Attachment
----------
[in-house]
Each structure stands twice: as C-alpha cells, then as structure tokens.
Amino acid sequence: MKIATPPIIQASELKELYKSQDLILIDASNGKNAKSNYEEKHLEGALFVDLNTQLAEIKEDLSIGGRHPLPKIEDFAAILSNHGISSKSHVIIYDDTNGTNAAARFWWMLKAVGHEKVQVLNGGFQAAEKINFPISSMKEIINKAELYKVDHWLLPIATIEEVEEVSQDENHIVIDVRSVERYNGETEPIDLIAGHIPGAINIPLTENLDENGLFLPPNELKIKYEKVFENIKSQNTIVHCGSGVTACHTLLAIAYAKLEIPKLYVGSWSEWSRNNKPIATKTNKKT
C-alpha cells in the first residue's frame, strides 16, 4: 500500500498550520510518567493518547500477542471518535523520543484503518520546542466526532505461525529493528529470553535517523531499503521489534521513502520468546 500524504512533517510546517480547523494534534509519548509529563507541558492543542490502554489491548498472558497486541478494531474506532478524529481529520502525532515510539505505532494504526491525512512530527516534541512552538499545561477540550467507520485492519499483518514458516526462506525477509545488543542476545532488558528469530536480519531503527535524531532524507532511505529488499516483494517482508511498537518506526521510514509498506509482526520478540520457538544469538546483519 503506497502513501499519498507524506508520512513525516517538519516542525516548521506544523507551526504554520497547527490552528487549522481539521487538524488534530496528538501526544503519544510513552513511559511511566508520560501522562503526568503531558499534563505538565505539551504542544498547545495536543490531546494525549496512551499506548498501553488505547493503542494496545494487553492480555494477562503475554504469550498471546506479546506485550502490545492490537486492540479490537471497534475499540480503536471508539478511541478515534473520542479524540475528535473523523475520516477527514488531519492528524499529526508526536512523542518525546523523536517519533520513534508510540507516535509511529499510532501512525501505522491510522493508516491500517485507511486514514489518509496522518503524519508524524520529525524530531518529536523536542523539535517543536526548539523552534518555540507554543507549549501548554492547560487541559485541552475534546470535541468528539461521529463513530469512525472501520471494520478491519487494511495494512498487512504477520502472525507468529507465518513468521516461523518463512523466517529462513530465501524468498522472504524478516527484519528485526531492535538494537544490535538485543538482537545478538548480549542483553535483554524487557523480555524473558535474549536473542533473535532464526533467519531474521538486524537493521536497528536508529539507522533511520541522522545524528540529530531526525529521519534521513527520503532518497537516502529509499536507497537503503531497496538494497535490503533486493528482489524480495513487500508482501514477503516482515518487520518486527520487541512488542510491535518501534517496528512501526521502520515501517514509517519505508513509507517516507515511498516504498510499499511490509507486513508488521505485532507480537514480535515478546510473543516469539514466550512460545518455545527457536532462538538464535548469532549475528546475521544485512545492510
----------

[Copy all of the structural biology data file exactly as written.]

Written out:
[in-house]
Each structure stands twice: as C-alpha cells, then as structure tokens.
Amino acid sequence: MKIATPPIIQASELKELYKSQDLILIDASNGKNAKSNYEEKHLEGALFVDLNTQLAEIKEDLSIGGRHPLPKIEDFAAILSNHGISSKSHVIIYDDTNGTNAAARFWWMLKAVGHEKVQVLNGGFQAAEKINFPISSMKEIINKAELYKVDHWLLPIATIEEVEEVSQDENHIVIDVRSVERYNGETEPIDLIAGHIPGAINIPLTENLDENGLFLPPNELKIKYEKVFENIKSQNTIVHCGSGVTACHTLLAIAYAKLEIPKLYVGSWSEWSRNNKPIATKTNKKT
C-alpha cells in the first residue's frame, strides 16, 4: 500500500498550520510518567493518547500477542471518535523520543484503518520546542466526532505461525529493528529470553535517523531499503521489534521513502520468546 500524504512533517510546517480547523494534534509519548509529563507541558492543542490502554489491548498472558497486541478494531474506532478524529481529520502525532515510539505505532494504526491525512512530527516534541512552538499545561477540550467507520485492519499483518514458516526462506525477509545488543542476545532488558528469530536480519531503527535524531532524507532511505529488499516483494517482508511498537518506526521510514509498506509482526520478540520457538544469538546483519 503506497502513501499519498507524506508520512513525516517538519516542525516548521506544523507551526504554520497547527490552528487549522481539521487538524488534530496528538501526544503519544510513552513511559511511566508520560501522562503526568503531558499534563505538565505539551504542544498547545495536543490531546494525549496512551499506548498501553488505547493503542494496545494487553492480555494477562503475554504469550498471546506479546506485550502490545492490537486492540479490537471497534475499540480503536471508539478511541478515534473520542479524540475528535473523523475520516477527514488531519492528524499529526508526536512523542518525546523523536517519533520513534508510540507516535509511529499510532501512525501505522491510522493508516491500517485507511486514514489518509496522518503524519508524524520529525524530531518529536523536542523539535517543536526548539523552534518555540507554543507549549501548554492547560487541559485541552475534546470535541468528539461521529463513530469512525472501520471494520478491519487494511495494512498487512504477520502472525507468529507465518513468521516461523518463512523466517529462513530465501524468498522472504524478516527484519528485526531492535538494537544490535538485543538482537545478538548480549542483553535483554524487557523480555524473558535474549536473542533473535532464526533467519531474521538486524537493521536497528536508529539507522533511520541522522545524528540529530531526525529521519534521513527520503532518497537516502529509499536507497537503503531497496538494497535490503533486493528482489524480495513487500508482501514477503516482515518487520518486527520487541512488542510491535518501534517496528512501526521502520515501517514509517519505508513509507517516507515511498516504498510499499511490509507486513508488521505485532507480537514480535515478546510473543516469539514466550512460545518455545527457536532462538538464535548469532549475528546475521544485512545492510